What is BMR?
Basal Metabolic Rate (BMR), also sometimes referred to as Resting Metabolic Rate (RMR) is the metric used to measure your body’s metabolism. Your BMR refers to the number of calories that your body requires to keep your body functioning at rest, and how much energy your body burns at rest.
You may be under the impression that you need to adopt a gruelling exercise regime to achieve your fitness goals – but this definitely isn’t the case. (Phew!)
Depending on your fitness goals, you may want to calculate your BMR to ensure you are getting the best results from your dietary behaviours and workouts. Any increase to your metabolic weight, such as exercise, will increase your BMR, and therefore increase your body’s energy and fat burning efficiencies.
A lot of people try and ‘speed up’ their metabolism (which is a set of processes in your body responsible for a whole host of things, including energy and fat-burning) when trying to lose weight– but this isn’t strictly possible. By calculating your BMR, you can work out exactly what your body needs, and learn how to increase the rate at which your body burns fat that way.
The key here is to note that whilst you can’t control how fast your body naturally burns fat, you can control how many calories you burn through exercise – and calculating your BMR will give you the knowledge necessary to accurately and safely achieve this – if that’s your fitness goal. Calculating your BMR isn’t only beneficial to those looking to lose weight, though, and we’ll get into that shortly.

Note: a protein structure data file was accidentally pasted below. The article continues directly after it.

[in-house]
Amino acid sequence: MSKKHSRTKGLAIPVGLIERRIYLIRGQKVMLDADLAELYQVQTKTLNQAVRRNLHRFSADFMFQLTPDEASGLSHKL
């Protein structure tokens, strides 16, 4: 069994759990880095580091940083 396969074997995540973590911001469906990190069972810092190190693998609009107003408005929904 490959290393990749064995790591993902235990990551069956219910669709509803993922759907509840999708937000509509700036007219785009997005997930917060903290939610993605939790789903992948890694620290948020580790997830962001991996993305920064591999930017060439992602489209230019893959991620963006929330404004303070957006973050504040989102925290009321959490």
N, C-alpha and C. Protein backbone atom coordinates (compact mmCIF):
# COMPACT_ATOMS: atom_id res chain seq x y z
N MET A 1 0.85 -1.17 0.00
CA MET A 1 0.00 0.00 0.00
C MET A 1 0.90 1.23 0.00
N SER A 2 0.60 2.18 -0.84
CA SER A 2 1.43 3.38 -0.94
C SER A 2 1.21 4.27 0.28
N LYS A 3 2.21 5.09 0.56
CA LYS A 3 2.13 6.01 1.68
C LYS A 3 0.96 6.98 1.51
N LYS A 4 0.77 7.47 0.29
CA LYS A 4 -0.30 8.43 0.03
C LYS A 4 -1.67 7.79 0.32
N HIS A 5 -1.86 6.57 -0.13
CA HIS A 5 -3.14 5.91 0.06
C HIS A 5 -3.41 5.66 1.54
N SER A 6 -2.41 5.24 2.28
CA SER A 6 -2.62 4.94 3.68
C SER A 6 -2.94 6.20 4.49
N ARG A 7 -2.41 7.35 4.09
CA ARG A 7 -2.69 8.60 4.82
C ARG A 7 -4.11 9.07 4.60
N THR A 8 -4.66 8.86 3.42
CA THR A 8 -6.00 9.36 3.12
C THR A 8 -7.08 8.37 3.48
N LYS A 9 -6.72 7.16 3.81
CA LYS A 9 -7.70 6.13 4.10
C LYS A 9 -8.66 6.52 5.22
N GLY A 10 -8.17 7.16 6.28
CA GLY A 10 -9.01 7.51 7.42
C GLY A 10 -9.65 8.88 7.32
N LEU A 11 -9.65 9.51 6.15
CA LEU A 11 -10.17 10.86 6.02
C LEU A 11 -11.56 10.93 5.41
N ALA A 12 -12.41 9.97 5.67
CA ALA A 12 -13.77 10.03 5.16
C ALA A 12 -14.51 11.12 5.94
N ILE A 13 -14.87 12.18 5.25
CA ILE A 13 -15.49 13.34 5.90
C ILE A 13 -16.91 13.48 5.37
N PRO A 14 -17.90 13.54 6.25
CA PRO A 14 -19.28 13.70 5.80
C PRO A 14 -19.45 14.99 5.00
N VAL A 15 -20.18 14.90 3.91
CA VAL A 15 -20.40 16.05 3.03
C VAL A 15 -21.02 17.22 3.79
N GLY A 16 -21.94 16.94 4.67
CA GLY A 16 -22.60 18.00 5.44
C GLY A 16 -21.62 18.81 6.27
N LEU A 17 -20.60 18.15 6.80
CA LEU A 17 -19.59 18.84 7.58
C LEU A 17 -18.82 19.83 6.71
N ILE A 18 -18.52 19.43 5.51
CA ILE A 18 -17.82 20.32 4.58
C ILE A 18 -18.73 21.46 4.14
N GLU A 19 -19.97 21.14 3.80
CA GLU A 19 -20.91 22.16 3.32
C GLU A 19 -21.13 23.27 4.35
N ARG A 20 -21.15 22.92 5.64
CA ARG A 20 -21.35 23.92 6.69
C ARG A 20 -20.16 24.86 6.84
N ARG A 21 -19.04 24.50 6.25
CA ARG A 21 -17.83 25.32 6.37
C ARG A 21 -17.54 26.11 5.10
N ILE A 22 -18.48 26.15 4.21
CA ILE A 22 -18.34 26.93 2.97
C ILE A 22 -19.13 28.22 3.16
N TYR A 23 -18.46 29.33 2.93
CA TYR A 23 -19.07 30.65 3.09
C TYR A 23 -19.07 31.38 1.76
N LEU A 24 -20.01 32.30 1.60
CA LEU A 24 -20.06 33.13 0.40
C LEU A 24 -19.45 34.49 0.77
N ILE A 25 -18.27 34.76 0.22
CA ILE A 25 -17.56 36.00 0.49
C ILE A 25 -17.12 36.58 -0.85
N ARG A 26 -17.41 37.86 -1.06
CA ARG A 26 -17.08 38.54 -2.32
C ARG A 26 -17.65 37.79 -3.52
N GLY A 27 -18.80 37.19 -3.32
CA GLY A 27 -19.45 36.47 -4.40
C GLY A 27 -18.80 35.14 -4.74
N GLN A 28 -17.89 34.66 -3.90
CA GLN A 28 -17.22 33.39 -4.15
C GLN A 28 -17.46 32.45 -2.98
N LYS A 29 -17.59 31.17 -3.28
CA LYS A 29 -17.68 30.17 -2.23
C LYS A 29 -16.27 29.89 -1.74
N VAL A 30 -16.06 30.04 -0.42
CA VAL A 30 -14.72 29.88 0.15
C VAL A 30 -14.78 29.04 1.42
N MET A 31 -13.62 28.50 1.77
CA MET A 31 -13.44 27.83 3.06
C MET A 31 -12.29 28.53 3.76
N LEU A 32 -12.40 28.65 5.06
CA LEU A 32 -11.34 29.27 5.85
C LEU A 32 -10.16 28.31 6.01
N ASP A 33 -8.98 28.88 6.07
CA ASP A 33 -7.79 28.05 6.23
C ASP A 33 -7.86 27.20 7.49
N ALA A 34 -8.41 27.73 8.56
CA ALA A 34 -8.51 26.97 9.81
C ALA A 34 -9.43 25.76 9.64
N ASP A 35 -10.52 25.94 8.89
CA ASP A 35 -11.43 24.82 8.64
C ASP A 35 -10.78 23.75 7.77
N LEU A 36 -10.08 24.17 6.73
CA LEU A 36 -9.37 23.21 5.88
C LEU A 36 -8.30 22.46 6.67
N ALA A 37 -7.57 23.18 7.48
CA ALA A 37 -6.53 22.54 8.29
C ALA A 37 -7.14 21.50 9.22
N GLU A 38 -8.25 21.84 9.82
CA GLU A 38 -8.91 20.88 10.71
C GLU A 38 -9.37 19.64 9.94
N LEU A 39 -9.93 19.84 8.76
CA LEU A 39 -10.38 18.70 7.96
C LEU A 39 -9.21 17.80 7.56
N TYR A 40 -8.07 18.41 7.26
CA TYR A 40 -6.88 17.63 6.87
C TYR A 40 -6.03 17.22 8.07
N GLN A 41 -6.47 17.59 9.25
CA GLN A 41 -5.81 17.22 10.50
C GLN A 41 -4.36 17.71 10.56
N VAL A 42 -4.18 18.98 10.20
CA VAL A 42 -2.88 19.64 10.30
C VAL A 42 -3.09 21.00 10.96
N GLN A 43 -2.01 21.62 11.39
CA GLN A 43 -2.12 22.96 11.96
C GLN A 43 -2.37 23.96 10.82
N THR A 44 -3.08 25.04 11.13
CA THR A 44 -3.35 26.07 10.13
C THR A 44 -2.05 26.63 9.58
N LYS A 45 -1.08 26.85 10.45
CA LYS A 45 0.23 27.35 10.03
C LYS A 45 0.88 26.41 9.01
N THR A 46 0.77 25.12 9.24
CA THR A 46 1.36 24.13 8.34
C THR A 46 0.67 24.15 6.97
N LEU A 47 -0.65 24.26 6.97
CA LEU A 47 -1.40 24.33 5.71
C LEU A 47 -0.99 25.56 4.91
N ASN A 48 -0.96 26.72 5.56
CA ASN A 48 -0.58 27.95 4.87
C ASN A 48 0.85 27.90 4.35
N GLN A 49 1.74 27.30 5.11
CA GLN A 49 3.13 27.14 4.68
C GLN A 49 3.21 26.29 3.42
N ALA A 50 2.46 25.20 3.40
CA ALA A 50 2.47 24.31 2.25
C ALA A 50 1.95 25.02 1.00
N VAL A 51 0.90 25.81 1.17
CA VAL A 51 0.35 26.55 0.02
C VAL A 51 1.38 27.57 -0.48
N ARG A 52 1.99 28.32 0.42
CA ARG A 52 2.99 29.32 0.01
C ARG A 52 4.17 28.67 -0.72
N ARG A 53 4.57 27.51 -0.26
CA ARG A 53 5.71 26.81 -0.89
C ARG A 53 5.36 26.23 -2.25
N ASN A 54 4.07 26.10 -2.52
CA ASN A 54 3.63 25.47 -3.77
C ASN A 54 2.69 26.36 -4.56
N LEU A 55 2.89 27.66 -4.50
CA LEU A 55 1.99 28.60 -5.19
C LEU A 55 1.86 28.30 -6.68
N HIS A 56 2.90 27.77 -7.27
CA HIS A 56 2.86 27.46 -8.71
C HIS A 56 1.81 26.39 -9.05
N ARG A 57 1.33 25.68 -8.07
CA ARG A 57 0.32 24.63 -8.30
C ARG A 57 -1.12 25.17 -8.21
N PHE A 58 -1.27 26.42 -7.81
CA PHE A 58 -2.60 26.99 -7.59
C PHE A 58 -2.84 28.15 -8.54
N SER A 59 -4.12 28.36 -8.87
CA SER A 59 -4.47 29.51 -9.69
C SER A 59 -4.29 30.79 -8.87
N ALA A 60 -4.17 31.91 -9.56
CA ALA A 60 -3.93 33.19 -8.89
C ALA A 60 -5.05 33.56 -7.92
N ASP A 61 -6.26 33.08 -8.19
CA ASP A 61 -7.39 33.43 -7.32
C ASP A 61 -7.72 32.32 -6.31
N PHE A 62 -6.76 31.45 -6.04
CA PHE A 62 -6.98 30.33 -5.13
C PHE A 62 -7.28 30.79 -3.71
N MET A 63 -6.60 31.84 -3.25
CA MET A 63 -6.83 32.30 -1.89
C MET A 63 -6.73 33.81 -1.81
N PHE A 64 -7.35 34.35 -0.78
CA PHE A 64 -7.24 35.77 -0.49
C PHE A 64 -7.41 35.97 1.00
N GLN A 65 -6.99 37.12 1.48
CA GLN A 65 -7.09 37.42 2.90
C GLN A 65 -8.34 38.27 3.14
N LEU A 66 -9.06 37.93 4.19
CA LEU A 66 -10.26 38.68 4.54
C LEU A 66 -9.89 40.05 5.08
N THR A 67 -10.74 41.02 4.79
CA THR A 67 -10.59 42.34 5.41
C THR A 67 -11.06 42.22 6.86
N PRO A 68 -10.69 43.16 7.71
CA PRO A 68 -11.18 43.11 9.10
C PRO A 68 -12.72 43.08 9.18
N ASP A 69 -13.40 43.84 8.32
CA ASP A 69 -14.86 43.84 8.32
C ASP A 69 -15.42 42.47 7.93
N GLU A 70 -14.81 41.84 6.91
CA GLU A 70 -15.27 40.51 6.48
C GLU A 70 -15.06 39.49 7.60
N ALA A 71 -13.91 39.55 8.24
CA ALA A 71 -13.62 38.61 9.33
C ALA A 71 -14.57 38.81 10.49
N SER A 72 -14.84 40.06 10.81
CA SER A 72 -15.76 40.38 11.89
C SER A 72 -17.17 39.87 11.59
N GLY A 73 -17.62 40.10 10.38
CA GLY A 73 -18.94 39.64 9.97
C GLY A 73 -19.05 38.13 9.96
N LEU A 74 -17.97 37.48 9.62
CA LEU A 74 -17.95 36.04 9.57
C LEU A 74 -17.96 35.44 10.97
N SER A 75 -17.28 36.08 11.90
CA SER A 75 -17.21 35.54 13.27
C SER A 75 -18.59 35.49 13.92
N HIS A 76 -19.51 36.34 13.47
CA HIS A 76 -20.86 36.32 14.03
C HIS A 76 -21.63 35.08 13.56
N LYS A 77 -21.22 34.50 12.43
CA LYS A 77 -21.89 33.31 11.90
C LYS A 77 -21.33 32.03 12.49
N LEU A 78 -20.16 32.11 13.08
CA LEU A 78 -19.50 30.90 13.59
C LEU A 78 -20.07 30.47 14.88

What is a ‘normal’ BMR?
As with all body and health-related factors, what is normal for one person won’t be normal for another, so it’s important not to get hung up on these statistics. But, if you’re looking for a starting point, or an average, the average BMR for a man is 7,100kJ, and for a woman: 5,900kJ (kilojoules). This refers to energy, and notes the average energy-burning rate for each sex.
To break it down simply, if you have a low BMR, this means that your metabolism is slower - you need to eat a lower amount of calories to be able to lose body mass. On the flip side, if you have a high BMR, you’re going to need to burn more calories to lose weight, as your metabolism is faster. Highly active individuals such as athletes will typically have a high BMR, purely due to the amount of daily exercise they do.
It can be frustrating as someone trying to lose weight to learn that their metabolism is just naturally slower than other people, and sometimes disheartening. But please don’t be demotivated, these factors are often out of our control, and it doesn’t mean that you won’t be able to lose weight.
What affects our BMR?
- Body size
- Your growth rate
- Your gender
- Your weight
- Your age
- Your ethnicity
- Any dietary deficiencies
- The amount of exercise you do
- Your environmental temperature (yes, really!)
This is why it’s important that there is no ‘normal’, and you should concentrate on your BMR and how you can use this information to reach your individual fitness goals – whatever they are.
BMR and Weight-Loss
With the recent decline in physical activity as a result of COVID-19 and the drastic changes to our lifestyle, many people have started to calculate their BMR to make positive changes to their health. Worryingly for our overall health, a recent study found that 42% of people reported gaining weight since the pandemic began.